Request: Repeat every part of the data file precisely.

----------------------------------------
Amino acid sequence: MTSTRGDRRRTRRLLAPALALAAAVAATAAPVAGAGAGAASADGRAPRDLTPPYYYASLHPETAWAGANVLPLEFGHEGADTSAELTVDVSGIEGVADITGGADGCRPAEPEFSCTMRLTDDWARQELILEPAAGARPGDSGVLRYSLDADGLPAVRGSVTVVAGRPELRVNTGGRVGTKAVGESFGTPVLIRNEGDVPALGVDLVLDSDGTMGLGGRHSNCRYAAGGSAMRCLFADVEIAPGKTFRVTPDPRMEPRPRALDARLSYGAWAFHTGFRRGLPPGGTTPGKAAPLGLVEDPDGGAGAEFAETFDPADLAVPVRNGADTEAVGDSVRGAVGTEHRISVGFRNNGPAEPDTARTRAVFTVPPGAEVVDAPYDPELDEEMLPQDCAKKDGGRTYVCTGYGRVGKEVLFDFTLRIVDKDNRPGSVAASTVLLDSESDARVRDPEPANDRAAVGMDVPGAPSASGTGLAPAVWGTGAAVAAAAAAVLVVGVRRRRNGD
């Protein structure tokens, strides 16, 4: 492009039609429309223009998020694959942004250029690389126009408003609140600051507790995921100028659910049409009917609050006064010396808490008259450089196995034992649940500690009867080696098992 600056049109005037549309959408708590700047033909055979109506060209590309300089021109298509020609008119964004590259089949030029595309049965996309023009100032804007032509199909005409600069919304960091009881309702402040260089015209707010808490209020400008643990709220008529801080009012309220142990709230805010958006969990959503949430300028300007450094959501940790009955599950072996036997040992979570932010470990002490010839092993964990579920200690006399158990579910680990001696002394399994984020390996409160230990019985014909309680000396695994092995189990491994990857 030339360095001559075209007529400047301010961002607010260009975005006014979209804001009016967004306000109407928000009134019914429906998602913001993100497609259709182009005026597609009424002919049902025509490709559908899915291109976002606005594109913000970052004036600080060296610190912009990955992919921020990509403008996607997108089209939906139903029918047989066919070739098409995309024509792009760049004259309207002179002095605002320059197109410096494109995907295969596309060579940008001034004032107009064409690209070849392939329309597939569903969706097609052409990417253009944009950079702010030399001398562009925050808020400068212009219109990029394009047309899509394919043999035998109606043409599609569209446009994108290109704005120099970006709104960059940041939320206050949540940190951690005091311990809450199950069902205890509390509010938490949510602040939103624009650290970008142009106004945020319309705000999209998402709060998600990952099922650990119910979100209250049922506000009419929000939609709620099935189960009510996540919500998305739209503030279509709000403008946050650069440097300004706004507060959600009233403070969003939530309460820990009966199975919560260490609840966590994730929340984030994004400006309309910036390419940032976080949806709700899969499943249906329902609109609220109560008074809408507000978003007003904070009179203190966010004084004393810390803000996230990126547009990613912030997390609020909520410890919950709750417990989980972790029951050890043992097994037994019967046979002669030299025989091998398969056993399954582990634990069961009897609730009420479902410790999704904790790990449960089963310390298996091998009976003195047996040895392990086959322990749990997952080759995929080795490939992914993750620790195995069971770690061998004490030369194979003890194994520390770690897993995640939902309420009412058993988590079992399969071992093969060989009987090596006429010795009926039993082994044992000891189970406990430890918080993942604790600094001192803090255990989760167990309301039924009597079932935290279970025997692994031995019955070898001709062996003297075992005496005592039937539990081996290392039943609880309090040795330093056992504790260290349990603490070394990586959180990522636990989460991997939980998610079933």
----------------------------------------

Amino acid sequence: MTSTRGDRRRTRRLLAPALALAAAVAATAAPVAGAGAGAASADGRAPRDLTPPYYYASLHPETAWAGANVLPLEFGHEGADTSAELTVDVSGIEGVADITGGADGCRPAEPEFSCTMRLTDDWARQELILEPAAGARPGDSGVLRYSLDADGLPAVRGSVTVVAGRPELRVNTGGRVGTKAVGESFGTPVLIRNEGDVPALGVDLVLDSDGTMGLGGRHSNCRYAAGGSAMRCLFADVEIAPGKTFRVTPDPRMEPRPRALDARLSYGAWAFHTGFRRGLPPGGTTPGKAAPLGLVEDPDGGAGAEFAETFDPADLAVPVRNGADTEAVGDSVRGAVGTEHRISVGFRNNGPAEPDTARTRAVFTVPPGAEVVDAPYDPELDEEMLPQDCAKKDGGRTYVCTGYGRVGKEVLFDFTLRIVDKDNRPGSVAASTVLLDSESDARVRDPEPANDRAAVGMDVPGAPSASGTGLAPAVWGTGAAVAAAAAAVLVVGVRRRRNGD
């Protein structure tokens, strides 16, 4: 492009039609429309223009998020694959942004250029690389126009408003609140600051507790995921100028659910049409009917609050006064010396808490008259450089196995034992649940500690009867080696098992 600056049109005037549309959408708590700047033909055979109506060209590309300089021109298509020609008119964004590259089949030029595309049965996309023009100032804007032509199909005409600069919304960091009881309702402040260089015209707010808490209020400008643990709220008529801080009012309220142990709230805010958006969990959503949430300028300007450094959501940790009955599950072996036997040992979570932010470990002490010839092993964990579920200690006399158990579910680990001696002394399994984020390996409160230990019985014909309680000396695994092995189990491994990857 030339360095001559075209007529400047301010961002607010260009975005006014979209804001009016967004306000109407928000009134019914429906998602913001993100497609259709182009005026597609009424002919049902025509490709559908899915291109976002606005594109913000970052004036600080060296610190912009990955992919921020990509403008996607997108089209939906139903029918047989066919070739098409995309024509792009760049004259309207002179002095605002320059197109410096494109995907295969596309060579940008001034004032107009064409690209070849392939329309597939569903969706097609052409990417253009944009950079702010030399001398562009925050808020400068212009219109990029394009047309899509394919043999035998109606043409599609569209446009994108290109704005120099970006709104960059940041939320206050949540940190951690005091311990809450199950069902205890509390509010938490949510602040939103624009650290970008142009106004945020319309705000999209998402709060998600990952099922650990119910979100209250049922506000009419929000939609709620099935189960009510996540919500998305739209503030279509709000403008946050650069440097300004706004507060959600009233403070969003939530309460820990009966199975919560260490609840966590994730929340984030994004400006309309910036390419940032976080949806709700899969499943249906329902609109609220109560008074809408507000978003007003904070009179203190966010004084004393810390803000996230990126547009990613912030997390609020909520410890919950709750417990989980972790029951050890043992097994037994019967046979002669030299025989091998398969056993399954582990634990069961009897609730009420479902410790999704904790790990449960089963310390298996091998009976003195047996040895392990086959322990749990997952080759995929080795490939992914993750620790195995069971770690061998004490030369194979003890194994520390770690897993995640939902309420009412058993988590079992399969071992093969060989009987090596006429010795009926039993082994044992000891189970406990430890918080993942604790600094001192803090255990989760167990309301039924009597079932935290279970025997692994031995019955070898001709062996003297075992005496005592039937539990081996290392039943609880309090040795330093056992504790260290349990603490070394990586959180990522636990989460991997939980998610079933």